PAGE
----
Globally, ambient air pollution is linked to 4.2 million deaths every year. Recent research published in Science has shown that lightning may play an important role in removing harmful pollutants from the atmosphere. While lightning is normally considered a dangerous and potentially fatal component of thunderstorms, it plays a significant role in atmospheric chemistry. Previous research has confirmed that lightning produces the chemical compound nitric oxide (NO), leading to the formation of the other compounds ozone (O3) and hydroxyl radicals (OH). Hydroxyl radicals, a type of oxidant, are the main driver of chemical reactions in the atmosphere. Oxidants in general reduce the concentrations of ambient air pollution by reacting with contaminants, making them more water soluble and more likely to dissipate from the atmosphere through precipitation. However, prior to the research led by William Brune, there has been limited documented evidence of the role lightning-based oxidants play in the ambient air concentrations.
Researcher William Brune and his associates, including an undergraduate student, at Pennsylvania State University analyzed data collected by a NASA jet in storm clouds over Colorado, Oklahoma, and Texas to determine oxidant concentrations from lightning. These NASA jets measured two oxidants: OH and hydroperoxyl radical (HO2) in May and June of 2012. Laboratory testing then confirmed that both OH and HO2 could be produced via electrical spark. The NASA jet observed concentrations of the oxidant upwards of a thousand parts per trillion (ppt) in some storm clouds. These concentrations are orders of magnitude higher than previous measurements, with an OH recorded maximum of a few ppt and an HO2 of 150 ppt. These new measurements are likely due to geographic differences in sampling.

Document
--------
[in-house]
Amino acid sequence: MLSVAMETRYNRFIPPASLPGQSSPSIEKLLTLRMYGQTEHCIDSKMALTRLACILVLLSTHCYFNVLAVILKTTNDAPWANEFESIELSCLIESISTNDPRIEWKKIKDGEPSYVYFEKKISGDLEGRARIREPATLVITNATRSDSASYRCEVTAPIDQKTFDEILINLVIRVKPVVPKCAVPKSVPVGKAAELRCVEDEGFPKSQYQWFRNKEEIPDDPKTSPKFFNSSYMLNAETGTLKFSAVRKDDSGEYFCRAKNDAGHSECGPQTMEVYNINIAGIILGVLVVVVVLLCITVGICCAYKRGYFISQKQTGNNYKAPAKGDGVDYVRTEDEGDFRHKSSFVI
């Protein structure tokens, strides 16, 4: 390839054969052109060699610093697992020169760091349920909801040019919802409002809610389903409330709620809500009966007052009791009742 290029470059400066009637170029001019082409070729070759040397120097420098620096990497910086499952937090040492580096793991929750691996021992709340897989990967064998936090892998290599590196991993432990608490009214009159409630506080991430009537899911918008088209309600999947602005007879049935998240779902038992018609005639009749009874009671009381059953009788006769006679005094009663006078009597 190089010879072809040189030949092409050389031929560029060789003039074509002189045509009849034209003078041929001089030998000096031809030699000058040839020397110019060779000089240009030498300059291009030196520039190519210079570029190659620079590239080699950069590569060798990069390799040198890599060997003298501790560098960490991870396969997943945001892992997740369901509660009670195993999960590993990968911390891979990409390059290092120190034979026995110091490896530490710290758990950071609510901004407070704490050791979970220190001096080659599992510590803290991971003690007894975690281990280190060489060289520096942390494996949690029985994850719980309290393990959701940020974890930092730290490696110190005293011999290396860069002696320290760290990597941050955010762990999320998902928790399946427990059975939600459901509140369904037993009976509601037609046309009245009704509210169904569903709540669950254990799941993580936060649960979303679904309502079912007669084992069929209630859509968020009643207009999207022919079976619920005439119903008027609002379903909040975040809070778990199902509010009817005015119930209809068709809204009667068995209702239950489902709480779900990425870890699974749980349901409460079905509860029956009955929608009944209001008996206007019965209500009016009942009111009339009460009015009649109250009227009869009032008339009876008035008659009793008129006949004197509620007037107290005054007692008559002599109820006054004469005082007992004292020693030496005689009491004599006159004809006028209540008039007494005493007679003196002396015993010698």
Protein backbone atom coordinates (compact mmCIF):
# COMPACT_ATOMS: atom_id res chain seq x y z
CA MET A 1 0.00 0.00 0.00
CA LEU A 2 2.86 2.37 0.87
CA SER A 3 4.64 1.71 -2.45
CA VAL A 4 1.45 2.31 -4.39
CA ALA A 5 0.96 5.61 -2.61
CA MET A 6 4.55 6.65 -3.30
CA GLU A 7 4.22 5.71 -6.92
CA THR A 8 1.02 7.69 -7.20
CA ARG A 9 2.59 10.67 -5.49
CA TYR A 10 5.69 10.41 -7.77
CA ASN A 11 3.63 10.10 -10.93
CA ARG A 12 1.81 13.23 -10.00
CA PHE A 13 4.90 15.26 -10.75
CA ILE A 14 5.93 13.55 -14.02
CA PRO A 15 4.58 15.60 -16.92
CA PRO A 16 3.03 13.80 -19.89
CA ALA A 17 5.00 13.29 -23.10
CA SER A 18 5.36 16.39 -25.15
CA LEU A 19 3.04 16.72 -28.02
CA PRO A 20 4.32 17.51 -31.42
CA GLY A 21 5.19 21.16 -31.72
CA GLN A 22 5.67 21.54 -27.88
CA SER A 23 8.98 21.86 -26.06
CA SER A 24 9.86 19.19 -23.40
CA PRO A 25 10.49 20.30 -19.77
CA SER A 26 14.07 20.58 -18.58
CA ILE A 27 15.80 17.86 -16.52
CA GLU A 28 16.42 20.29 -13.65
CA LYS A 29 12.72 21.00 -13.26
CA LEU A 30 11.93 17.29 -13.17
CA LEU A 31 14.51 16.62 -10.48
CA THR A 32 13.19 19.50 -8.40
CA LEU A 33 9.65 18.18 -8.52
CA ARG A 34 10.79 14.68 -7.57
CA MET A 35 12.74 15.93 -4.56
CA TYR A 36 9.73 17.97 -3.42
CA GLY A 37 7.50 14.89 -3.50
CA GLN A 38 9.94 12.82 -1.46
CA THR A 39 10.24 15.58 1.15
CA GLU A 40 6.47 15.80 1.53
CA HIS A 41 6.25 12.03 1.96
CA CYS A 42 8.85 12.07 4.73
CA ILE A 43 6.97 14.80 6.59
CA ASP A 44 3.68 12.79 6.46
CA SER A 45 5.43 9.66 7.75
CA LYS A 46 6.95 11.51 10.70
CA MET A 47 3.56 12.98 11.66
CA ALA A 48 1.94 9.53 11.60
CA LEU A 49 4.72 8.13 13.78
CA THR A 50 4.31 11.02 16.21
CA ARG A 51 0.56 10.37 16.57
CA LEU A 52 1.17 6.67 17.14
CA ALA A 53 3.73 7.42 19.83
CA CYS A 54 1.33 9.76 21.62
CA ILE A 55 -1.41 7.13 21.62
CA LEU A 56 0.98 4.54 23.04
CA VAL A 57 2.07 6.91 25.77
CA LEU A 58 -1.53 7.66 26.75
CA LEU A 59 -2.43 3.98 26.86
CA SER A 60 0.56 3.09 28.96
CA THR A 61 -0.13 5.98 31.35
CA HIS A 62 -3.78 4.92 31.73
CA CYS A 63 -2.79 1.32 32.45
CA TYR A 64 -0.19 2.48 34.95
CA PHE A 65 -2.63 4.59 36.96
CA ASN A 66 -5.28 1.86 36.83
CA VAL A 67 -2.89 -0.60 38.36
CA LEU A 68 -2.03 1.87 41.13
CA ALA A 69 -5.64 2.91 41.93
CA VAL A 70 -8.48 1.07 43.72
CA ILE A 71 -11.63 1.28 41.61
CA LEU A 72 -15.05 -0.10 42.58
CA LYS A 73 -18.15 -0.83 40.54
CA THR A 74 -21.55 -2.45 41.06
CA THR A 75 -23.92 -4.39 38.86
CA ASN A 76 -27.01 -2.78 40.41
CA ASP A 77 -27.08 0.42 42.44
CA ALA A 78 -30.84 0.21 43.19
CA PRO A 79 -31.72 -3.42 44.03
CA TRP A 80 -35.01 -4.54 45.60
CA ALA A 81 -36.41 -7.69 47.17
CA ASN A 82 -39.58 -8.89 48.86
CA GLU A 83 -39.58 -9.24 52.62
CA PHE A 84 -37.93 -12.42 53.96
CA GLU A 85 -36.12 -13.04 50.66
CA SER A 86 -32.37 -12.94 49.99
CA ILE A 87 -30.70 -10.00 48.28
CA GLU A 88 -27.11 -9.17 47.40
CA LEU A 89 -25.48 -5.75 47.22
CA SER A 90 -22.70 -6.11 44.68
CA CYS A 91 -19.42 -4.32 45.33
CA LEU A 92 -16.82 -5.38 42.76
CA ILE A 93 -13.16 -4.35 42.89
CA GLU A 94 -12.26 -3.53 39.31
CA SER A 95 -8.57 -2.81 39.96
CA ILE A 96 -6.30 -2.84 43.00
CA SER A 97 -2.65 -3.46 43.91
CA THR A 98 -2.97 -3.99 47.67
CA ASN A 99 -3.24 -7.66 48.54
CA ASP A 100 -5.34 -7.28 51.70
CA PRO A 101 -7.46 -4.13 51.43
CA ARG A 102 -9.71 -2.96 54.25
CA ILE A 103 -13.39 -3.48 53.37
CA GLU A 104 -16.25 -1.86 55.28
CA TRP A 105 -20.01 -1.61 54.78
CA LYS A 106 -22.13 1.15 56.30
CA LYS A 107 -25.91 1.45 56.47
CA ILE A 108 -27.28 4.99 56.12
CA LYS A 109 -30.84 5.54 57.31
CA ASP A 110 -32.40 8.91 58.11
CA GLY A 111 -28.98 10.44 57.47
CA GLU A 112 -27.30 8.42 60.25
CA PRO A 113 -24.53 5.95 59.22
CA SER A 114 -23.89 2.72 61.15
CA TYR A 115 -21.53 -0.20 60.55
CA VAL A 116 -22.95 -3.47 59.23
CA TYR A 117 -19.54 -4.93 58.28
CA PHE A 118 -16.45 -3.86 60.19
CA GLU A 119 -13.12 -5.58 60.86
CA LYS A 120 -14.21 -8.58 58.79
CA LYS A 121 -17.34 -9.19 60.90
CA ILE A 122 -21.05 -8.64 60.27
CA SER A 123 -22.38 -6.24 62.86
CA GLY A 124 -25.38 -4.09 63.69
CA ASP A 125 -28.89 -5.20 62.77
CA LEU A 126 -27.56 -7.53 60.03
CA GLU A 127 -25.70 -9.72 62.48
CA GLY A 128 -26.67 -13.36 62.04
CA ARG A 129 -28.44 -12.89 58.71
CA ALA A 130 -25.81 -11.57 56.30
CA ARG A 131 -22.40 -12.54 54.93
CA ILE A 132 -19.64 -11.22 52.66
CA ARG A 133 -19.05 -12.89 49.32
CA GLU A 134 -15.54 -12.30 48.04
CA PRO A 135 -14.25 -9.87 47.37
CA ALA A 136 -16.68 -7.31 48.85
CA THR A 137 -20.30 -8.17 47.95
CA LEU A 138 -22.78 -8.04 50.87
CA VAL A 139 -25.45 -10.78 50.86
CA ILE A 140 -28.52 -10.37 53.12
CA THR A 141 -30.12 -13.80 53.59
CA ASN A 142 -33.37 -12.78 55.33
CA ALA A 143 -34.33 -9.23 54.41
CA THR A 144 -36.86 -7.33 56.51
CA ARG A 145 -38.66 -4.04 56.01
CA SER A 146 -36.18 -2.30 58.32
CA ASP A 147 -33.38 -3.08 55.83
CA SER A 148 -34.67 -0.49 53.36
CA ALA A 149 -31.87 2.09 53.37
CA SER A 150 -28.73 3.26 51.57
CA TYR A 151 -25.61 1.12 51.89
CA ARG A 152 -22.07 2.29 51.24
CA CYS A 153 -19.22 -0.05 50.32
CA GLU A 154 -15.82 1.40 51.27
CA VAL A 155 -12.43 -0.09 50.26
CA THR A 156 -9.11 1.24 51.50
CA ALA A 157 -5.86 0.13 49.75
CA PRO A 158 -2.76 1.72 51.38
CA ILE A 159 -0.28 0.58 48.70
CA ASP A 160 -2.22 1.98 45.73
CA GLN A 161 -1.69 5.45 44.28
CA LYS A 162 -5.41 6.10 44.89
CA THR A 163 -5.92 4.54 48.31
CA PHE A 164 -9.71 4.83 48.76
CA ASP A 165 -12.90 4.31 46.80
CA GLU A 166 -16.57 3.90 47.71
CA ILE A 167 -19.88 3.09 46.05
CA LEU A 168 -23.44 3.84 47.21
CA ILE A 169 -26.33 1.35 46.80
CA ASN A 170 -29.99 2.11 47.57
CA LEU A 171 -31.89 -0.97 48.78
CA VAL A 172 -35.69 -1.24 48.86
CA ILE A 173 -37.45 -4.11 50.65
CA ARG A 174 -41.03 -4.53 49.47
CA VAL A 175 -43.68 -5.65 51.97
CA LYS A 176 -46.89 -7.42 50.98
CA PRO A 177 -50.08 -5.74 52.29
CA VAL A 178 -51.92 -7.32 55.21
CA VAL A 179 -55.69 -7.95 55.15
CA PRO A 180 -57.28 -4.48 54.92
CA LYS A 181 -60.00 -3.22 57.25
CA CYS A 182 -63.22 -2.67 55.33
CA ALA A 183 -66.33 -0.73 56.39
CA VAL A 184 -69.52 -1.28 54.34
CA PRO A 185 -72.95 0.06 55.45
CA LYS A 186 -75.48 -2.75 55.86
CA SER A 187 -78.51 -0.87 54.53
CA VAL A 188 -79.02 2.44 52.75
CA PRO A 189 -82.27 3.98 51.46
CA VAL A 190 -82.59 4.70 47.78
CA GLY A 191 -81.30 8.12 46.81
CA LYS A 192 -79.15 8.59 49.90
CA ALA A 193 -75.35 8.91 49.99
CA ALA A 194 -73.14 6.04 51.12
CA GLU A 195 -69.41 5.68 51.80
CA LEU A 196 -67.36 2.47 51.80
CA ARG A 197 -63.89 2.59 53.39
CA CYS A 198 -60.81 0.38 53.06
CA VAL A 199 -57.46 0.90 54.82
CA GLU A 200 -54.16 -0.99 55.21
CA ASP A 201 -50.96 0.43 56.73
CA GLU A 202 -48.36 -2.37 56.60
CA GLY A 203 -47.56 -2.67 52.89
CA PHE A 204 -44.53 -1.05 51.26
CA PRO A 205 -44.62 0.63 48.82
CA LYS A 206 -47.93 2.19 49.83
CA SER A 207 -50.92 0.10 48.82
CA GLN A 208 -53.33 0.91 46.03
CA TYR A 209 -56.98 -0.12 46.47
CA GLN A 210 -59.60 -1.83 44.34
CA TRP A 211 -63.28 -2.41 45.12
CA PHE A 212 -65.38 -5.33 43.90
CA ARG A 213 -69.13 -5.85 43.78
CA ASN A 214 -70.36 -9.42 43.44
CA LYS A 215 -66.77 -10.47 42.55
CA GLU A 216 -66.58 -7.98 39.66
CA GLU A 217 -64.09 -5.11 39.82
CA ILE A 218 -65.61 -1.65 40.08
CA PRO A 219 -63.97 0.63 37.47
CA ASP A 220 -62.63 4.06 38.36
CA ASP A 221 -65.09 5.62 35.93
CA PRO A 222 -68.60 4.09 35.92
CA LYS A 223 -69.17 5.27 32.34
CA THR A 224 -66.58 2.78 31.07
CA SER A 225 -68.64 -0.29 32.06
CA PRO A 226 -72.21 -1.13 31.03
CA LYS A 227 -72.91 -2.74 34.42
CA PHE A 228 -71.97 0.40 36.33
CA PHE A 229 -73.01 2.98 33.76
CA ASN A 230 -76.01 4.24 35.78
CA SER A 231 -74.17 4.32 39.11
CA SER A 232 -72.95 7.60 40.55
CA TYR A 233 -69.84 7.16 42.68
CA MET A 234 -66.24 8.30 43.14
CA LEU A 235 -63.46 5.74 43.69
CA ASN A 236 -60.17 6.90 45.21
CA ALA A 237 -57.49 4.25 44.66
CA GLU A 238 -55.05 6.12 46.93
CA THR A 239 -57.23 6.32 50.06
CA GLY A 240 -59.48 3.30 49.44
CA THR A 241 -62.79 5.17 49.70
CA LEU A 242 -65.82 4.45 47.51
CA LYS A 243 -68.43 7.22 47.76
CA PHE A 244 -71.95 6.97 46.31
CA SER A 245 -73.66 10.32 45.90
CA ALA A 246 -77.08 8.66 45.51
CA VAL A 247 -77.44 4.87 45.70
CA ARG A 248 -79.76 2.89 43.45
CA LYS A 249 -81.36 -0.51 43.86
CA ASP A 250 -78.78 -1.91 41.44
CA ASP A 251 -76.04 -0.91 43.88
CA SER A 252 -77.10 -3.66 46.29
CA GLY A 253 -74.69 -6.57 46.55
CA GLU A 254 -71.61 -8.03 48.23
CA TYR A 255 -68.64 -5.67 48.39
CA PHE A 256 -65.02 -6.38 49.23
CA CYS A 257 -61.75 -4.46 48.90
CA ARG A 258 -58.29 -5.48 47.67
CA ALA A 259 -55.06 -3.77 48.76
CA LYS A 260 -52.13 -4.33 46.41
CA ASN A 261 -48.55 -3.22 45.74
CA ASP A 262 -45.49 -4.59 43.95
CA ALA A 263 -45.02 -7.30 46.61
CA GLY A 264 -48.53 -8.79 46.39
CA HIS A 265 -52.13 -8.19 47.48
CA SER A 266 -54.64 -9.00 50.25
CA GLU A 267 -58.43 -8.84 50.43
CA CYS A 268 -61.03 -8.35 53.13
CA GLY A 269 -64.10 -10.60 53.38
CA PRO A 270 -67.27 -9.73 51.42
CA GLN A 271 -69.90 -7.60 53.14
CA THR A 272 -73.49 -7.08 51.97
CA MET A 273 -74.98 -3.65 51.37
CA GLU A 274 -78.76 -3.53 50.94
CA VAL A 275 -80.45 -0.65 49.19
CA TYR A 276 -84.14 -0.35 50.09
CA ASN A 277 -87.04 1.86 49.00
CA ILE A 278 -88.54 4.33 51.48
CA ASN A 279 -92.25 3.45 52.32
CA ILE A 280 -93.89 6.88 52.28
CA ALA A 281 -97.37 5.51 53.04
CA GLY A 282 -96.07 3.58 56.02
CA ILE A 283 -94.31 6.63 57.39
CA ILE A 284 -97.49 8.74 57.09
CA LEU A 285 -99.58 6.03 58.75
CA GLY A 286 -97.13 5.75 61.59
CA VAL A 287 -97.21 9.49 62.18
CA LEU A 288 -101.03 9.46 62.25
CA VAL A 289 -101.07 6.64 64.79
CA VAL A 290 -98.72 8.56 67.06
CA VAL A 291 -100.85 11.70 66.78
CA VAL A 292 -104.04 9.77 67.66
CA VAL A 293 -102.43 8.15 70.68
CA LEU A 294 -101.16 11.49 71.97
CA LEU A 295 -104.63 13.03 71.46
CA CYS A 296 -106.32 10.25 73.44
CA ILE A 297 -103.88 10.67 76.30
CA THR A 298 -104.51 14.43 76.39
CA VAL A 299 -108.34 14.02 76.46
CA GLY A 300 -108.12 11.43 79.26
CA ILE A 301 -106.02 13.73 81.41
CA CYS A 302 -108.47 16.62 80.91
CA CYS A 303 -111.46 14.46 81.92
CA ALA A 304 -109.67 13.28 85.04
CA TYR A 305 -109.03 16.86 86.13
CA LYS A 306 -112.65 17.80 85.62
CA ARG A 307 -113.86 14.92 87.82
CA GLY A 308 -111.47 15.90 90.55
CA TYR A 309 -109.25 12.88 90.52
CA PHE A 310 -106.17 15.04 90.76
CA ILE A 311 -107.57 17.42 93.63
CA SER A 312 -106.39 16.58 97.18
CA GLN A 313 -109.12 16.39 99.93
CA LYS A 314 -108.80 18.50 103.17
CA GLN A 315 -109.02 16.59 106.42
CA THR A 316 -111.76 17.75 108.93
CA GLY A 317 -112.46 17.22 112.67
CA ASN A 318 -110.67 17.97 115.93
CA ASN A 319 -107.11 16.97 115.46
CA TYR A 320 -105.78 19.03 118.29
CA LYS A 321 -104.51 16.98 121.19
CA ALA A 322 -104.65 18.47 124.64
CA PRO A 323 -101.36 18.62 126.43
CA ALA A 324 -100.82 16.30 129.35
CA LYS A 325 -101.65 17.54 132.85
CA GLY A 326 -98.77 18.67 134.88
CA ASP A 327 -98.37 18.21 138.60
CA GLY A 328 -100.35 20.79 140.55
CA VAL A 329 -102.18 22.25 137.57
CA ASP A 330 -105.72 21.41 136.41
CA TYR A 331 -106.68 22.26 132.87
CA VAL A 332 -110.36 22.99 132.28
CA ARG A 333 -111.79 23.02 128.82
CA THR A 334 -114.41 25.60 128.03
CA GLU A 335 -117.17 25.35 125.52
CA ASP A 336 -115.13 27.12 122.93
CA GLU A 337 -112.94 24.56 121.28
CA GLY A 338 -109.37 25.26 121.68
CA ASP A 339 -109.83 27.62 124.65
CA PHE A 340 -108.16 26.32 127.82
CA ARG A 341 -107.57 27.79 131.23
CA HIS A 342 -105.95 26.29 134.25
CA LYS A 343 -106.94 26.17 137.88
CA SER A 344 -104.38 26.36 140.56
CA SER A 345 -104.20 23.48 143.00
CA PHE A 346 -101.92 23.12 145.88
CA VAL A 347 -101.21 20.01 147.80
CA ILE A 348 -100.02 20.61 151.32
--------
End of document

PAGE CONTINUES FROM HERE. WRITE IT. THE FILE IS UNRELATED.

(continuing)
Estimates from this study indicate that lightning may be responsible for 2% to 16% of the atmosphere’s OH oxidation, a much higher concentration than previously expected. Previously, scientists thought very few oxidants were produced from lightning; however, this study shows lightning may instead be a considerable part of atmospheric pollution control. While there is some uncertainty in the findings given the lack of geographical variability in measurement locations, observation data open up a new understanding of chemical atmospheric reactions. These findings may be increasingly important as anthropogenic climate change drives increased thunderstorm activity and associated increases in ambient air pollution from fossil fuel consumption.
Dr. William H. Brune is a distinguished professor in the Department of Meteorology and Atmospheric Science at Penn State University where he studies atmospheric photochemistry, and atmospheric aerosol particle formation.
Managing Correspondent: Samantha Tracy
Press Article: “Lightning may be an important source of air-cleaning chemicals”
Journal Article: “Extreme oxidant amounts produced by lightning in storm clouds”
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